I’m in Michigan this morning. Technically you can hopscotch between Michigan and Indiana with ease, but to be geographically precise, I’m in Michigan. I woke up with a hinky back from sleeping in a strange bed, and I realize I’m getting older. We’re going to visit some friends this morning, I’m supposed to preach a sermon, and I’ve got nothing. That’s usually the way it goes, though, so I’m not worried or troubled. Ready vessels are filled in opportune moments. It’s never the preacher’s job to manufacture a sermon. His only job is to be a ready vessel.
It’s strange how the older we get we think about things differently. We see everything from odd angles, and I’m starting to catch myself doing it more and more. At some point along this journey, people stop planning vacations and start planning for retirement. They stop wondering whether what they’re wearing is fashionable and start considering whether it’s warm enough. It’s just the way of things, and if we try to cling to youth longer than we ought, we miss out on all the things graying hair and achy joints have to teach us.
Whenever I’m away from my kids, I think about them. My wife too, but I’ve been with my wife longer than we’ve had our kids, so I tend to think about them more. As is my mind’s custom to wander, I replayed some of the memories we made this past week, from jumping into the giant leaf pile in the backyard to my little one playing her own modified version of the trust game. Instead of turning her back, she closes her eyes and falls on her face hoping I’ll catch her before her nose and the floor connect.
Then something else came to light as my synapses began to fire after an average night’s sleep. Just as you can’t trust halfway, you can’t die halfway, either. The closest you can come to death without actually being dead is a coma, but once you’re comatose, you no longer have control over yourself, your choices, or your actions. You are limited in every way.
One might say this is analogous to the church’s current condition, wherein it’s not truly dead, but save for taking a ragged breath now and then, it is utterly, tragically useless. I know this might sting a bit, but God’s army isn’t marching through the land; it’s on a ventilator. What’s worse is that its condition is self-inflicted.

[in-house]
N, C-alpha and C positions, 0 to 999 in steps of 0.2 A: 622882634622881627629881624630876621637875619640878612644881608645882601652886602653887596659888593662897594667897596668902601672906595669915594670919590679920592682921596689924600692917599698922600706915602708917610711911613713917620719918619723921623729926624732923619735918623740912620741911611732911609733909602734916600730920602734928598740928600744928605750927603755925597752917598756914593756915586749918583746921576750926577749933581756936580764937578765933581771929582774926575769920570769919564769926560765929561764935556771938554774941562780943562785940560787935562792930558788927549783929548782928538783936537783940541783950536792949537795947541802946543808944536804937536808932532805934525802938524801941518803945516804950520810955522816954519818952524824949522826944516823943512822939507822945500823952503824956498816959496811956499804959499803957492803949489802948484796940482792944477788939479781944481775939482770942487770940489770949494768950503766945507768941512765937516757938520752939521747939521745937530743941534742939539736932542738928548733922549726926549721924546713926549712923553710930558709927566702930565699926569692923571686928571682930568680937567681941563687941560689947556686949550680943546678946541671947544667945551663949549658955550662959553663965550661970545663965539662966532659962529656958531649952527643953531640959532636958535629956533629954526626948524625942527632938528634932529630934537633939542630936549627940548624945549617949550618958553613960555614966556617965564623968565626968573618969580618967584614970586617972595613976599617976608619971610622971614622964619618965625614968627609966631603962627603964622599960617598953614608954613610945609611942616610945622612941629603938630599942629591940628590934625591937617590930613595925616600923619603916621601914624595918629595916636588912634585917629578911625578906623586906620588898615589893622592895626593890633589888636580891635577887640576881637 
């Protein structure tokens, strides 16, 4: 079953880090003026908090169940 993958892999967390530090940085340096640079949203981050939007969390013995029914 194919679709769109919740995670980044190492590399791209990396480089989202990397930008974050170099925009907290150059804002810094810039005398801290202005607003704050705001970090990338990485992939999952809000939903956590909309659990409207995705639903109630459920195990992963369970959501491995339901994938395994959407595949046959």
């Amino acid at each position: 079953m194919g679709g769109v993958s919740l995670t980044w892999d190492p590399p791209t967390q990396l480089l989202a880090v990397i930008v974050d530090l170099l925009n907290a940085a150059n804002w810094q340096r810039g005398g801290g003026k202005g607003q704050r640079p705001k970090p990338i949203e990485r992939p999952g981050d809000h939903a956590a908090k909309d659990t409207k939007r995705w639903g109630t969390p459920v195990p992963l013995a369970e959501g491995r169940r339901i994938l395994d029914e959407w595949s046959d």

The Book is clear that everyone stands at a crossroads and must choose one of two divergent paths. If you live according to the flesh, you will die, plain and simple, no ambiguity. If, however, by the Spirit you put to death the deeds of the body, you will live.
I get that the following is not something the Jesus take the wheel crowd wants to hear, but the Spirit gives you the power to put to death the deeds of the body; it doesn’t do it for you. You’re not hiring a hitman. You have to do the work yourself.
As I said, you can’t die halfway. Anything less than true death for the deeds of the body means that you are not fully alive, not fully living for Him, and not fully surrendered. Sin is a paralytic. It keeps people from growing in their faith, and unless you live in a big city and have never wandered out to the country, we all know what a stagnant pool of water starts to look like after some time.
The longer you are rooted in one spot, the harder it becomes to break out of that place and move forward. That’s why the devil is content with part of you for now. He knows that given a long enough time horizon, he’ll have all of you. I get that many people like walking the razor’s edge barefoot, but it never ends well for them. It’s a zero-sum game. You’re either dead to the flesh, having put to death the deeds of the body, or you’re not. There is no in-between.
Do you want to live, or do you want to die? It’s a binary choice, as most of the critical decisions you will make throughout your life are. Everything else is filler, opinion, rationalization, or some slick guy trying to sell you his six-week course on how to love yourself the way you are.
You are not Schrödinger’s cat, and this is not an experiment. You cannot be both alive and dead. You are either alive or dead. To be dead to sin is to be alive in Christ. To be bound by sin is to reject the life-giving grace that Jesus offers. The choice is yours.
With love in Christ,
Michael Boldea, Jr.